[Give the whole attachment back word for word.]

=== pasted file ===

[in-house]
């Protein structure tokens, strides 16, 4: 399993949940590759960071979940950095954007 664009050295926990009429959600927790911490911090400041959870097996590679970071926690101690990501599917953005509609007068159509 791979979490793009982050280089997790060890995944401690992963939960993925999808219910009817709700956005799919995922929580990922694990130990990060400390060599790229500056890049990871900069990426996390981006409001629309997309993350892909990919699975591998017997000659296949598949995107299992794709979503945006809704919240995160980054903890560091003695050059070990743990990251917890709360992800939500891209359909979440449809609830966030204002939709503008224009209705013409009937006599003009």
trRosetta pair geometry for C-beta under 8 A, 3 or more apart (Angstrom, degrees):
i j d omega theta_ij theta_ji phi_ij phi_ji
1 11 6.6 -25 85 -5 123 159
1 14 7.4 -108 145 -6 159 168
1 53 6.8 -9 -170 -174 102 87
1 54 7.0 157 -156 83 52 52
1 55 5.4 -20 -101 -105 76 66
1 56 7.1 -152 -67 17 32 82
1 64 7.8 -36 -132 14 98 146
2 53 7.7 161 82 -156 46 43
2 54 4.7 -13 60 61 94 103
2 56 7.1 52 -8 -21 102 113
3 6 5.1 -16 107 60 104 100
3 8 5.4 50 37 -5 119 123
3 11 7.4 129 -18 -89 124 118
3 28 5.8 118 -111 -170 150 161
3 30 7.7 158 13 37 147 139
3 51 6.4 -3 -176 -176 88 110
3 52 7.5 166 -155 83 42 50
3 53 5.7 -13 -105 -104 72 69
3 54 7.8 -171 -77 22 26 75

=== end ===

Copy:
[in-house]
């Protein structure tokens, strides 16, 4: 399993949940590759960071979940950095954007 664009050295926990009429959600927790911490911090400041959870097996590679970071926690101690990501599917953005509609007068159509 791979979490793009982050280089997790060890995944401690992963939960993925999808219910009817709700956005799919995922929580990922694990130990990060400390060599790229500056890049990871900069990426996390981006409001629309997309993350892909990919699975591998017997000659296949598949995107299992794709979503945006809704919240995160980054903890560091003695050059070990743990990251917890709360992800939500891209359909979440449809609830966030204002939709503008224009209705013409009937006599003009």
trRosetta pair geometry for C-beta under 8 A, 3 or more apart (Angstrom, degrees):
i j d omega theta_ij theta_ji phi_ij phi_ji
1 11 6.6 -25 85 -5 123 159
1 14 7.4 -108 145 -6 159 168
1 53 6.8 -9 -170 -174 102 87
1 54 7.0 157 -156 83 52 52
1 55 5.4 -20 -101 -105 76 66
1 56 7.1 -152 -67 17 32 82
1 64 7.8 -36 -132 14 98 146
2 53 7.7 161 82 -156 46 43
2 54 4.7 -13 60 61 94 103
2 56 7.1 52 -8 -21 102 113
3 6 5.1 -16 107 60 104 100
3 8 5.4 50 37 -5 119 123
3 11 7.4 129 -18 -89 124 118
3 28 5.8 118 -111 -170 150 161
3 30 7.7 158 13 37 147 139
3 51 6.4 -3 -176 -176 88 110
3 52 7.5 166 -155 83 42 50
3 53 5.7 -13 -105 -104 72 69
3 54 7.8 -171 -77 22 26 75